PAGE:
Angiotensin converting enzyme inhibitors have been shown to be useful in the treatment of essential hypertension while anti-platelet agents improve the overall cardiovascular risk profile in this population. Our aim was to assess the interaction of two different aspirin (ASA) doses -81 and 325 mg/day- with the antihypertensive effect of enalapril as well as their impact upon the urinary sodium excretion (Nau). A total of 22 patients between 35 and 65 years of age were included in a prospective double blind trial with a partial cross-over design. We excluded patients with secondary hypertension and recent use of anti-inflammatory drugs. Patients were placed on enalapril and a low sodium diet -<6 g of NaCl/day- and, sequentially, on two different doses of aspirin separated by a 10 day wash out period. Blood pressure (BP) was measured at weekly visits. Systolic, diastolic and mean BP levels decreased significantly in enalapril-treated patients (p<0.01) and no difference was detected between the two AAS dosages although a non-statistically significant difference towards better BP control was observed when 81 mg of ASA was used. Nau was higher at baseline when compared with the two periods under ASA (p<0.01) and Nau was higher with 81 mg than with 325 mg. These results suggest that in essential hypertensive individuals treated with enalapril and two ASA doses, low doses of ASA are associated with better blood pressure control and higher natriuresis.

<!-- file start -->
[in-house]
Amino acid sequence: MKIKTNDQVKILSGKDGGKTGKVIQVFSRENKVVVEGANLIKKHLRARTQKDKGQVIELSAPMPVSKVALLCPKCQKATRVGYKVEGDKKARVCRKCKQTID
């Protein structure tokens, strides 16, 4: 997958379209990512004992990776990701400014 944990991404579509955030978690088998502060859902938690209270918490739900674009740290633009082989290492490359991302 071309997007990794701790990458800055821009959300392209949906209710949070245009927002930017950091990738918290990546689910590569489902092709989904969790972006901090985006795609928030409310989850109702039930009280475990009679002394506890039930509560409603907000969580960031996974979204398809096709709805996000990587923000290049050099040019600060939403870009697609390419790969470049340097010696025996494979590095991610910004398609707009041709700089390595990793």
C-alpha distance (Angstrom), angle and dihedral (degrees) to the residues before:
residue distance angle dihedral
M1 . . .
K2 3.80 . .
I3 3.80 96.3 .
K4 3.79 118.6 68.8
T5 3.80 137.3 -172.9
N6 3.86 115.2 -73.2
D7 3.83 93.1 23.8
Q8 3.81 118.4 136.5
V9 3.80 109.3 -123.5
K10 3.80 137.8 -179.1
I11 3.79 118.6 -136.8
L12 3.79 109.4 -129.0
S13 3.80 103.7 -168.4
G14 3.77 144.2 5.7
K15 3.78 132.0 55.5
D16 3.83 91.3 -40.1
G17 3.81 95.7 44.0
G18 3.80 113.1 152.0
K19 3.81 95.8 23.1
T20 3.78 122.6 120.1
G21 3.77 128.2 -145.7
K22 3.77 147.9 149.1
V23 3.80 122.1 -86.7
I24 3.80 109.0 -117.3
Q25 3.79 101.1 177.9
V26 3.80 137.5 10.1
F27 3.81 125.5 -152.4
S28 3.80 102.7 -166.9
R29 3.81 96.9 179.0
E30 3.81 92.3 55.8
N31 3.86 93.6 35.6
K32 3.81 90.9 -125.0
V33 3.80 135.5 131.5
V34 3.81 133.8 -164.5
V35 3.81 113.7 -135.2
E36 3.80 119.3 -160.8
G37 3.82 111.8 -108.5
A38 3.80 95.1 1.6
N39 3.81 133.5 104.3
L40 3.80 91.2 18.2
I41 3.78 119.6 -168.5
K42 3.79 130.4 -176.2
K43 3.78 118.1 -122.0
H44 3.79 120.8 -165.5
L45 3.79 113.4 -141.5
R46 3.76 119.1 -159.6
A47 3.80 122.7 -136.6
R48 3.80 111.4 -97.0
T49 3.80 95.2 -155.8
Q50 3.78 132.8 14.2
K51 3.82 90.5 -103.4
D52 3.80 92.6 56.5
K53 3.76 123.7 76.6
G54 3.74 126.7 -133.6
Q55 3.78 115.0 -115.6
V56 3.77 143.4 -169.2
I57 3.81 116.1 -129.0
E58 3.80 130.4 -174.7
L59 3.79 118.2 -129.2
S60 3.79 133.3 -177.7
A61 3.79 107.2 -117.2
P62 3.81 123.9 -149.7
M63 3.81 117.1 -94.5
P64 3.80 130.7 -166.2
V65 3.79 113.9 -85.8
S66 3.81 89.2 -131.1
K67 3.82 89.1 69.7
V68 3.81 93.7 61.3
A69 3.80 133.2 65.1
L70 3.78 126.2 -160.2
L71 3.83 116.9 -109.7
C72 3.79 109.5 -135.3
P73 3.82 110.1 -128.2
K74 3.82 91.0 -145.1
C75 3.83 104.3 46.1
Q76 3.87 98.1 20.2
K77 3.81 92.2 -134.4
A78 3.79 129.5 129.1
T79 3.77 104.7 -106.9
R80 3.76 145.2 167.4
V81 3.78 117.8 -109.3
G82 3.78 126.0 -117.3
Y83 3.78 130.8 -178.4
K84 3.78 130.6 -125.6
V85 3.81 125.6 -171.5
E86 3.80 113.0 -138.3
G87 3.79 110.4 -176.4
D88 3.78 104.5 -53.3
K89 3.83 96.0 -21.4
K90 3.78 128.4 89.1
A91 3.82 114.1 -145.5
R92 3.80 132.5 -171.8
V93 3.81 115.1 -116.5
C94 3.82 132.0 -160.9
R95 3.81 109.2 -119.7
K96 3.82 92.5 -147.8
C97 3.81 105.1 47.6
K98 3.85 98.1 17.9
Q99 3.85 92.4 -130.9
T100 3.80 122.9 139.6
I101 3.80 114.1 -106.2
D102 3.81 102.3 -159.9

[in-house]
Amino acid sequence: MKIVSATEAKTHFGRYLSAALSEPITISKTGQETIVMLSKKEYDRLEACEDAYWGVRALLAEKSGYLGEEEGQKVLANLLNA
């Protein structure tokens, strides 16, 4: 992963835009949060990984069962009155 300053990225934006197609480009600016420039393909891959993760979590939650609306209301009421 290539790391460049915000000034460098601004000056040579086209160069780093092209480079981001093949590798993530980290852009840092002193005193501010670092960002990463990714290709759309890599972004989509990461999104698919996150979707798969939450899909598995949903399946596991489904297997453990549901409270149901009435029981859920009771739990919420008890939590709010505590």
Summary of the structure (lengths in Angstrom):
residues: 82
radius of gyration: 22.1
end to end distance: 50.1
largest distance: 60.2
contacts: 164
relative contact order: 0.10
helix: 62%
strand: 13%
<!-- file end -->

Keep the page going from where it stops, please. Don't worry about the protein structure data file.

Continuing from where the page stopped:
|Translated title of the contribution
|High doses of aspirin reduce natriuresis in hypertensive patients treated with enalapril
|Number of pages
|Published - Jan 1 2004
- Urinary sodium
ASJC Scopus subject areas
- General Medicine